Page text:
My previous post on Star Trek and wonder caused a reader to ask what I thought of the thematic darkness of Deep Space Nine, one of the later Star Trek series. The show takes up war and crime in the Star Trek future to a greater extent than any other—its final seasons are tangled up in a war between the Federation and the totalitarian Dominion. But this show is no darker, I think, than the two darkest Star Trek movies—and all of them manage to preserve wonder. To understand how, it’s worth turning to the best English-language science-fiction self-help book out there, Walker Percy’s Lost in the Cosmos. He poses the following thought experiment:
Imagine that you are a member of a tour visiting Greece. The group goes to the Parthenon. It is a bore. Few people even bother to look—it looked better in the brochure. So people take half a look, mostly take pictures, remark on the serious erosion by acid rain. You are puzzled. Why should one of the glories and fonts of Western civilization, viewed under pleasant conditions—good weather, good hotel room, good food, good guide—be a bore?
Now imagine under what set of circumstances a viewing of the Parthenon would not be a bore. For example, you are NATO colonel defending Greece against a Soviet assault. You are in a bunker in downtown Athens, binoculars propped on sandbags. It is dawn. A medium-range missile attack is under way. Half a million Greeks are dead. Two missiles bracket the Parthenon. The next will surely be a hit. Between columns of smoke, a ray of golden light catches the portico.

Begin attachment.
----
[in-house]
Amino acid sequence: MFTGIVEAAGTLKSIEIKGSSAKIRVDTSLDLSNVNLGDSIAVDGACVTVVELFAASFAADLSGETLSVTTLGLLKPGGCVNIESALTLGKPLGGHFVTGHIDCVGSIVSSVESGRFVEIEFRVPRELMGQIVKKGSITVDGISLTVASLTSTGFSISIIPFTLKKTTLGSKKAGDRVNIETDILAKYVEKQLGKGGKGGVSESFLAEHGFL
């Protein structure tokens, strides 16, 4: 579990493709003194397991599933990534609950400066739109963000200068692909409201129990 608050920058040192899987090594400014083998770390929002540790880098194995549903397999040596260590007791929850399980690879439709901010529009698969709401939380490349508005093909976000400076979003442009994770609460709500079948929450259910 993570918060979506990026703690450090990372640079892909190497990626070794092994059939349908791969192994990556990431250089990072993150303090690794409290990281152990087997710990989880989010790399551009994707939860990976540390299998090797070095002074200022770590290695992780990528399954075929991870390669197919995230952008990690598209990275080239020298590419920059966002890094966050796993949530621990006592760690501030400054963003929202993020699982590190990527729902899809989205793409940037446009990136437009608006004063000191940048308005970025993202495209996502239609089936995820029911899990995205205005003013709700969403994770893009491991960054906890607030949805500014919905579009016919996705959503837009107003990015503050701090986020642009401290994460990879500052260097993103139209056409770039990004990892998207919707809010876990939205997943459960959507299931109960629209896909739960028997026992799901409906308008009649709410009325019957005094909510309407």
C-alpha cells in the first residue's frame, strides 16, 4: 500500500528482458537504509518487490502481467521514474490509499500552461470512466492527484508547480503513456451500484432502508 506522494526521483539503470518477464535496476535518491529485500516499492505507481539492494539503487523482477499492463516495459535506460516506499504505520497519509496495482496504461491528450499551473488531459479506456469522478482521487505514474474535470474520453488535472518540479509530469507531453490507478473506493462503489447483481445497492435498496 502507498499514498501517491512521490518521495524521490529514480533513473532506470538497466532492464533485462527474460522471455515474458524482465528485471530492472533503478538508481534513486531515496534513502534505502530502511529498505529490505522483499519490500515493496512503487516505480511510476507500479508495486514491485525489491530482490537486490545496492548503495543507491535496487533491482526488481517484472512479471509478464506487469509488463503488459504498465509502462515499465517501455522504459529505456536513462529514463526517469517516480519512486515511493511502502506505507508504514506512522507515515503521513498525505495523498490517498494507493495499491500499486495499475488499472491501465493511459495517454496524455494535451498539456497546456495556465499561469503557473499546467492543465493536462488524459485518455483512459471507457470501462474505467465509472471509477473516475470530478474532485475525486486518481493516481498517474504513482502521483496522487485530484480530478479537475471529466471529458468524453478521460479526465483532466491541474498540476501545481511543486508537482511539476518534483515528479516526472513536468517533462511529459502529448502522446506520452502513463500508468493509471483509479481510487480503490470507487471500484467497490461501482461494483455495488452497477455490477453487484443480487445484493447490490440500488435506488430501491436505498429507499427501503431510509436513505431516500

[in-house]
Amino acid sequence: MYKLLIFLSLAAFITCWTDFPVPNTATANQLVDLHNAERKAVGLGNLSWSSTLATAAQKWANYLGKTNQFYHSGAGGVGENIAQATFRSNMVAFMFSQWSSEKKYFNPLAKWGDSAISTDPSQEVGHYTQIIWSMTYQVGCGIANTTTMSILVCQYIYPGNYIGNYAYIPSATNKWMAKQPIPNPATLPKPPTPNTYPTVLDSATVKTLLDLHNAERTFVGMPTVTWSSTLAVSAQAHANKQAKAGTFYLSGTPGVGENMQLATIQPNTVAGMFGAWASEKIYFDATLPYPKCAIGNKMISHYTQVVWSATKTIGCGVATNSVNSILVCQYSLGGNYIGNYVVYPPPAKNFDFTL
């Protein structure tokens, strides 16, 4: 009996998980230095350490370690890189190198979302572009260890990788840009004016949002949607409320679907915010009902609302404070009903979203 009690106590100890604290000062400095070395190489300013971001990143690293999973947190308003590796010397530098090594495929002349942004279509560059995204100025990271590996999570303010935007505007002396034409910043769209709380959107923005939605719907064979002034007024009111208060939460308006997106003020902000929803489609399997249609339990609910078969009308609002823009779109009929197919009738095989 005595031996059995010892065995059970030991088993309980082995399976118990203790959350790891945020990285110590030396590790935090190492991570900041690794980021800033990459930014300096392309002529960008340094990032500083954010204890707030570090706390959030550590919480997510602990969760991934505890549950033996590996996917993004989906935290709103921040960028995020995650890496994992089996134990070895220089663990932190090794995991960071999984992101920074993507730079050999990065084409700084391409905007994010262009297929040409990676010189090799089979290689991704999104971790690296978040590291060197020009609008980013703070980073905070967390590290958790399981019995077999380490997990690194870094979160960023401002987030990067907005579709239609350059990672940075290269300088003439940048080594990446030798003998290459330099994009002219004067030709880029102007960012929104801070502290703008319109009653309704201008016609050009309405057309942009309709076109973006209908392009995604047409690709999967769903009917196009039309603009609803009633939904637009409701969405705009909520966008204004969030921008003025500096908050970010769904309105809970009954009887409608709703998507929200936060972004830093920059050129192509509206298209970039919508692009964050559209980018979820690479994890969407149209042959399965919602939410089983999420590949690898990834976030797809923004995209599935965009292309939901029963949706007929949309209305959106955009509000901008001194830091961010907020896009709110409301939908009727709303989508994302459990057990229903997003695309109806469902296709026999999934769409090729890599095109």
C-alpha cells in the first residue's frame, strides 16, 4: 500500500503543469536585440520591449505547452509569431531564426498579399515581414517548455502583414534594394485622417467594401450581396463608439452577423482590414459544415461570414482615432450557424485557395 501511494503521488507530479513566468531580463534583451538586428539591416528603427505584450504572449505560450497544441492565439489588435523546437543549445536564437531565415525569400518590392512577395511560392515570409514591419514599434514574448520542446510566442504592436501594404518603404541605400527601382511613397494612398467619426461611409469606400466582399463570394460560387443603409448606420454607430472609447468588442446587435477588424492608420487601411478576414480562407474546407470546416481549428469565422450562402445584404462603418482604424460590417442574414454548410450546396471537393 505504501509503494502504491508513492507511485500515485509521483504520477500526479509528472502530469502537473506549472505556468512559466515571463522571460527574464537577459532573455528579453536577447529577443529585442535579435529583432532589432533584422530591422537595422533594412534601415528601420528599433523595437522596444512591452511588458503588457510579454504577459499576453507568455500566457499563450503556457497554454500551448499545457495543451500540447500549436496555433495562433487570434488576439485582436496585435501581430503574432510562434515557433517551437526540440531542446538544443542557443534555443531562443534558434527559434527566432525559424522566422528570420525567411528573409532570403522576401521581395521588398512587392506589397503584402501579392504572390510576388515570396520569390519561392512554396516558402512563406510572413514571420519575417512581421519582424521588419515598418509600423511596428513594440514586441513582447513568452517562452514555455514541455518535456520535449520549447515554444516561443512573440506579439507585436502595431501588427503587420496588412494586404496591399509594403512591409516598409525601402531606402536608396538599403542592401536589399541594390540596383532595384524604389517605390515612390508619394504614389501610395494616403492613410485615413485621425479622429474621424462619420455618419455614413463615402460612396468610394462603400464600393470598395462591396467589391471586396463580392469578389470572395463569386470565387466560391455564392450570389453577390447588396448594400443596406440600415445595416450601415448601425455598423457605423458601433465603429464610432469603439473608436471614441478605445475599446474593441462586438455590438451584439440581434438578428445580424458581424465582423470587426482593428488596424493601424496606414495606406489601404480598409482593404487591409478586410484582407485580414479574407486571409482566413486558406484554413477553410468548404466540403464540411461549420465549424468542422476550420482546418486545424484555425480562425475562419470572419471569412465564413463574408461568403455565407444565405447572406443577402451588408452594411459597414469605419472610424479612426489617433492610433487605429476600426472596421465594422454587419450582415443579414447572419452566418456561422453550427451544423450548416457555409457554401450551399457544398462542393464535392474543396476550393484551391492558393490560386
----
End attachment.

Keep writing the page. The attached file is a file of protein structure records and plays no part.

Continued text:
Are you bored? Can you see the Parthenon?
This is, in a sense, the situation of the final season of Deep Space Nine and the self-conscious Alamo analogy it constructs. It also helps to explain the end of The Wrath of Khan. Captain Kirk has been feeling his age—and, peering through reading glasses in the midst of a battle, has looked it. But in the movie’s closing moment, he declares, “I feel young.”
He doesn’t feel invigorated by his reunion with a former love or the son he never knew about, by his resumption of command or the thrill of battle. Only coming within seconds of losing all these things allows him to say that he feels young. A life that has become too mundane is threatened—and because of that threat, Kirk, for a moment, is allowed to perceive the sublime.
Maybe Star Trek and other cultural markers weren’t optimistic despite Vietnam, the threat of nuclear warfare, or Carter-era “malaise,” but were hopeful precisely because of them. It’s a wonderful thing to live in an era without existential threats to national survival—but, as Walker Percy knew, it’s very difficult to see the Acropolis when the only thing that threatens it is air pollution. With their darker, more dangerous plots, our contemporary re-boots of famous franchises put us in a position to wonder at what, threatened, we can suddenly notice. The Batman of The Dark Knight is certainly in a position to do this. But while he’s by no means bored, it isn’t at all clear he can see the Acropolis. There’s only the shadow of an object there, just as dark as anything around it.